When talk isn't cheap

The debate over the confirmation of Supreme Court Disaster Samuel Alito has moved to the Senate, and if my colleague Joshua Holland's lament didn't convince you of the danger we're in, here's our guest blogger, lawyer Osha Neumann, pleading with just one Senator, any Senator, to have courage:

Alito is one scary cat. At his confirmation hearing he looked up at the Senators who were so ineffectively grilling him like a predator waiting for his prey, knowing his day would come. So now it's time for the Senate to vote. And the Republicans have the votes. The "Gang of 14" -- "moderates" the newspaper calls them -- agreed not to filibuster except in "extraordinary circumstances." But these are nothing if not extraordinary circumstances. These are extraordinary circumstances. The president brazenly claims that that his powers as commander in chief in a war without end trump all constitutional restraints. So much for the rule of law. He has a majority in Congress and now a chance to pack the Supreme Court with his pals, who might just ratify the essentially unlimited powers of the executive. And that's not "extraordinary circumstances?"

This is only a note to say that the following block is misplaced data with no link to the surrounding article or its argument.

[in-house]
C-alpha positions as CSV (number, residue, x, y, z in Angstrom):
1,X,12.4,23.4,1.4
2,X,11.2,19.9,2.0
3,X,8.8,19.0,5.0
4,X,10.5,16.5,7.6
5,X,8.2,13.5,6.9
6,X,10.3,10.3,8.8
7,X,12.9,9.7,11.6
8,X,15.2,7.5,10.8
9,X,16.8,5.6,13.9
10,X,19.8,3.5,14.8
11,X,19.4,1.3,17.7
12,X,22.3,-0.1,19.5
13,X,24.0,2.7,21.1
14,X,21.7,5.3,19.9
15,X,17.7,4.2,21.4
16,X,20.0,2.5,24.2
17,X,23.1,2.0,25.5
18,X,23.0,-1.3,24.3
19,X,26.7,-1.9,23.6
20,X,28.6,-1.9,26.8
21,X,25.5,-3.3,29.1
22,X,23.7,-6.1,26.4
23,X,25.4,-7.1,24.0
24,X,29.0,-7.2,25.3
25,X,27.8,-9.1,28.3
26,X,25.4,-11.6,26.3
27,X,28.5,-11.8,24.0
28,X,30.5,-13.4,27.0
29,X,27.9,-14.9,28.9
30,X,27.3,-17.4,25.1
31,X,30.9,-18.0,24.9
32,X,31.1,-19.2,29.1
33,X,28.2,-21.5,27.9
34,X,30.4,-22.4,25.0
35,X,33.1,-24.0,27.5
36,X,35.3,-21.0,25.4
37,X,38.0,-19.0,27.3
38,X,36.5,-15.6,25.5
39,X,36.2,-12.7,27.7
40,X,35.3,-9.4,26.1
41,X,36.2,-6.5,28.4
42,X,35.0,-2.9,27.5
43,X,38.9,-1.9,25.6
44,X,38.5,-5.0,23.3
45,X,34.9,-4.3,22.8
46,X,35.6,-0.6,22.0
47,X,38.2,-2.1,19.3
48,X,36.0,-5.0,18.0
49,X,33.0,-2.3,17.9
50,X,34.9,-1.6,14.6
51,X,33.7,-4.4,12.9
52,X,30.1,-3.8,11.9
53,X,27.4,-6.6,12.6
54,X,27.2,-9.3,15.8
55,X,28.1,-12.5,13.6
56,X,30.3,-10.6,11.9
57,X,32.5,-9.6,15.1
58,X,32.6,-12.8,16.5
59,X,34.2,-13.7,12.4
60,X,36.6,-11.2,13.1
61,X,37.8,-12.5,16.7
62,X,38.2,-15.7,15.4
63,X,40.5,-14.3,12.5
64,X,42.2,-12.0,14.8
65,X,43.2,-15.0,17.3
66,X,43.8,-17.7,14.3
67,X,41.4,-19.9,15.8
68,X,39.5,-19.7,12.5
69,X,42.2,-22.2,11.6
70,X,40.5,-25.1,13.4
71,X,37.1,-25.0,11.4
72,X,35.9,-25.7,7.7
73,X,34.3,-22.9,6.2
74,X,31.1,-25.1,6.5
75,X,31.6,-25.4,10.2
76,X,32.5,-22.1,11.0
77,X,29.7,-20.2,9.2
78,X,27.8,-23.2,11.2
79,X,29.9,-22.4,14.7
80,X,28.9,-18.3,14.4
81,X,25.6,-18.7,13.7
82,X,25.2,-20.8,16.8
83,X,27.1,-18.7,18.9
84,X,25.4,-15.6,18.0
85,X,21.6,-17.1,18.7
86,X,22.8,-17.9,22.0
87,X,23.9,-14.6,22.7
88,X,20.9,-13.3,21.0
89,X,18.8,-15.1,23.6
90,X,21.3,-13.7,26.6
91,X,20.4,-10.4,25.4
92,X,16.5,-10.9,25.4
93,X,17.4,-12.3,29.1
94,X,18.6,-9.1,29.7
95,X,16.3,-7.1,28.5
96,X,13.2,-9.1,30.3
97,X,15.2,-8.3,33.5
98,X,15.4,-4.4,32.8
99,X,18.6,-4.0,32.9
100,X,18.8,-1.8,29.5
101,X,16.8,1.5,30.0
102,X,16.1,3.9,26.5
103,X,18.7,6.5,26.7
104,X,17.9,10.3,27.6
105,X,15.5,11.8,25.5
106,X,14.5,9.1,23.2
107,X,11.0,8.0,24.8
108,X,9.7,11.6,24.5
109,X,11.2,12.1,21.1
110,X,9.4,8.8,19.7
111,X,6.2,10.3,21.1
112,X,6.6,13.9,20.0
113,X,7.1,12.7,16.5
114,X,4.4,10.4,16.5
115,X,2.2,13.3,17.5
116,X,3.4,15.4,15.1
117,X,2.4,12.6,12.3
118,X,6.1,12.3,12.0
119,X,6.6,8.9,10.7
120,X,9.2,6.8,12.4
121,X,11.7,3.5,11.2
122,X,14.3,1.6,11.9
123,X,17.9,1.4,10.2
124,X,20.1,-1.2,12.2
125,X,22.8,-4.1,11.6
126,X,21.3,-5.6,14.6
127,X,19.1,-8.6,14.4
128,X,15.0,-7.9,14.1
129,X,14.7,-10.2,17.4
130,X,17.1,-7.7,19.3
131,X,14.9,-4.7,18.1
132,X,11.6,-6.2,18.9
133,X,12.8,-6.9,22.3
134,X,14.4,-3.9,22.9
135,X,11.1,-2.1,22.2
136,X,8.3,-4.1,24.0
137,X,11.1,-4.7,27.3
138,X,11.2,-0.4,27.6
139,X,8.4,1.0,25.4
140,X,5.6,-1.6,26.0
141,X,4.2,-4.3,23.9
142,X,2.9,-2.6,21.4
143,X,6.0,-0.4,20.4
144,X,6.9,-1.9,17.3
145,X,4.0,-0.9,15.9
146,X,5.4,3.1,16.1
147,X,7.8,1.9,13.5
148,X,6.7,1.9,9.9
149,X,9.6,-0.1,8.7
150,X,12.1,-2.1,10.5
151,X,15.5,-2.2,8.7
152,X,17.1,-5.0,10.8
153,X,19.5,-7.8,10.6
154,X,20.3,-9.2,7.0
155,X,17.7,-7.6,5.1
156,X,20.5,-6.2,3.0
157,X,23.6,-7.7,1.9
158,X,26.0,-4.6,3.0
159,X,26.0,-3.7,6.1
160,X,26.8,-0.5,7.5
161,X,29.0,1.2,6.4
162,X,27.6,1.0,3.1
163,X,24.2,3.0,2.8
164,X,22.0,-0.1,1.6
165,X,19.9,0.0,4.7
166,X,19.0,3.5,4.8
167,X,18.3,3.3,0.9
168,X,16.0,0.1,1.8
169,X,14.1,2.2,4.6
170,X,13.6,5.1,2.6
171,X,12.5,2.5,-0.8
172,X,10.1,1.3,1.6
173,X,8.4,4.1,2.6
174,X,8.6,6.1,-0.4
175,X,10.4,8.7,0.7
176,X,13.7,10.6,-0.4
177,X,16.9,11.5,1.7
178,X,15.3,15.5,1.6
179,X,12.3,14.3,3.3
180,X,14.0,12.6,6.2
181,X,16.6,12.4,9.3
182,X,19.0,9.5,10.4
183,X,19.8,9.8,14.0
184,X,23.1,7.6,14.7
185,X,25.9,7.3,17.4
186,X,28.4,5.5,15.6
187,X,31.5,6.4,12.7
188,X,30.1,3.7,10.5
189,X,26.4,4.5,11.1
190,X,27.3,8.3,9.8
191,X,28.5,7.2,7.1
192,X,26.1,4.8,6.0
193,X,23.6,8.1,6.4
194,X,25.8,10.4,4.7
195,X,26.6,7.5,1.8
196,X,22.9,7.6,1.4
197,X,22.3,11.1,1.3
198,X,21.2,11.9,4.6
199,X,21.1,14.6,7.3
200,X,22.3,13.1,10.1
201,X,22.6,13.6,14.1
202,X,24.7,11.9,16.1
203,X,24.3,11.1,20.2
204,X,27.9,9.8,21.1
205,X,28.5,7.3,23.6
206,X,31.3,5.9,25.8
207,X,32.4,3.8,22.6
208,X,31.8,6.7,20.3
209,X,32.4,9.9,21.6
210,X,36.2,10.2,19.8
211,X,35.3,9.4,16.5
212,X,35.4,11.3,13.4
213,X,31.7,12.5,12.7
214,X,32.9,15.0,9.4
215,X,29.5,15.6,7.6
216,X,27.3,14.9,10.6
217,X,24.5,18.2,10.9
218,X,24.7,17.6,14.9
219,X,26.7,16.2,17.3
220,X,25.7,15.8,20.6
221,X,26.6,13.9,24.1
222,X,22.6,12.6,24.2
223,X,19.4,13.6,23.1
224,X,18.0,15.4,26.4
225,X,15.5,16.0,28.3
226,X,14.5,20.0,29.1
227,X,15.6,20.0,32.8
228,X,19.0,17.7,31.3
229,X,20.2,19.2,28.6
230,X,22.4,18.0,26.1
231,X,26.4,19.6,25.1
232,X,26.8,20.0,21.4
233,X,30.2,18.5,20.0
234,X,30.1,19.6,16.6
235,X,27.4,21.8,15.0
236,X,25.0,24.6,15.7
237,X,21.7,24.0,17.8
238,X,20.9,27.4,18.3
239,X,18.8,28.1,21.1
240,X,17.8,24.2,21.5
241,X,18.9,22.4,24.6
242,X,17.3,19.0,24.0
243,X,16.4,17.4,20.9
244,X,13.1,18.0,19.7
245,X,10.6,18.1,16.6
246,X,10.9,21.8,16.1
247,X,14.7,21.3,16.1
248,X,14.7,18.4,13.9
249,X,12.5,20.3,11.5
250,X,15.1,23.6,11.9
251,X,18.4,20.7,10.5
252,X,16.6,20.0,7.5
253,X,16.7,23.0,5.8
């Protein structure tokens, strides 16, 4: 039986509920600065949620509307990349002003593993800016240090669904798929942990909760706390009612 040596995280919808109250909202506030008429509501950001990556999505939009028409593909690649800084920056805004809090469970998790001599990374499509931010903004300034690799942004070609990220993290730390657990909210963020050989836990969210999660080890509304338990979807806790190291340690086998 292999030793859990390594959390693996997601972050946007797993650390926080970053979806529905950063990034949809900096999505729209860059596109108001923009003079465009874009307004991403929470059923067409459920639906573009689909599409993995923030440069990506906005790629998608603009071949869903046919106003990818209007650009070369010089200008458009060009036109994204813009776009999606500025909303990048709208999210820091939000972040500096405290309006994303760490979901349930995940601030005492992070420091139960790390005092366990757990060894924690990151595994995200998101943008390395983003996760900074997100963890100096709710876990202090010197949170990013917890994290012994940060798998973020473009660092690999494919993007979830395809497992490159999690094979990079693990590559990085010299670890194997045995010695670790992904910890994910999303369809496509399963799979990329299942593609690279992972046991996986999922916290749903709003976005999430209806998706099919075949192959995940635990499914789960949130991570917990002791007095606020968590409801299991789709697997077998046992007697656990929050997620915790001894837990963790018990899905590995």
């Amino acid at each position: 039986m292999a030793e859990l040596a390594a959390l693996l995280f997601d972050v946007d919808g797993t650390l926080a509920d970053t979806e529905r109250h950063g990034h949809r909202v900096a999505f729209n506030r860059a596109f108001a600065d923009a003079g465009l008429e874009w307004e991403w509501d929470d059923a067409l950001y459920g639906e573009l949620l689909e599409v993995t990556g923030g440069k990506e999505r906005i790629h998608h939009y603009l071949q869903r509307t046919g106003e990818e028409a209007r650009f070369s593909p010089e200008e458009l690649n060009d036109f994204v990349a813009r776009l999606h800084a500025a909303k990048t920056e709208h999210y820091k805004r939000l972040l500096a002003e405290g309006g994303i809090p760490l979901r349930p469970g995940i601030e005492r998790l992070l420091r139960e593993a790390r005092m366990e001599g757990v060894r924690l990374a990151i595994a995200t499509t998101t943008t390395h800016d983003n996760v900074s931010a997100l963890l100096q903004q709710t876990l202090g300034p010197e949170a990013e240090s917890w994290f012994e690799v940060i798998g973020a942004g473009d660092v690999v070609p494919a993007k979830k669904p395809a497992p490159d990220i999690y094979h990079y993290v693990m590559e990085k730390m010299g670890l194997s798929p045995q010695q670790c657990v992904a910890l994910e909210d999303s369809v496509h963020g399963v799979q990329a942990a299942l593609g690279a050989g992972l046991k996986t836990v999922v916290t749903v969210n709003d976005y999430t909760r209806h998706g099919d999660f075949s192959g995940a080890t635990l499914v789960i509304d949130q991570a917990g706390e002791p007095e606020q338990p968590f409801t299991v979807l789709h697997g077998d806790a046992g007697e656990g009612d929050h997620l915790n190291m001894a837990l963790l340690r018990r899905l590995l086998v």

So what possible reason could there be not to filibuster? If our Senators are about to engage in an exercise in futility at least make it an interesting exercise. Something dramatic. Something to wake us up. Something that could, perhaps, in the end turn out not be futile at all.

One. That's the number of senators it would take to start a filibuster. One senator with courage.

Here are three assignments for our Senators. It would best to do them in the order assigned.

1. Watch "Mr. Smith Goes to Washington." It was made in 1939. Jimmy Stewart plays a nice country boy from Montana, who happens to believe, I mean really believe, in the Constitution, and the Declaration of Independence, and government "of the people, by the people, and for the people," all those words carved in marble in all those monuments on the Capitol Mall and preserved in nitrogen in the Library of Congress. You might say he's a real liberal fundamentalist.

Because a bunch of unscrupulous corrupt politicians thinks he will be easily malable he gets appointed to the Senate, but he turns out not to be as dumb as they think. He soon discovers that his mentor., a senator played by Claude Rains, is in the pocket of a fat cat lobbyist who runs the state and owns the press. When he refuses to play the game, the old boys network turns on him, and comes close to breaking him. In the climax of the movie he begins a filibuster. All alone he stands. And talks. And talks. Till he faints from exhaustion. The power of his act -- not just his words, but what he does with his exhausted body -- breaks through the iron ring of lies. And he wins. "The only causes worth fighting for are the lost causes." That's what his father used to tell him.

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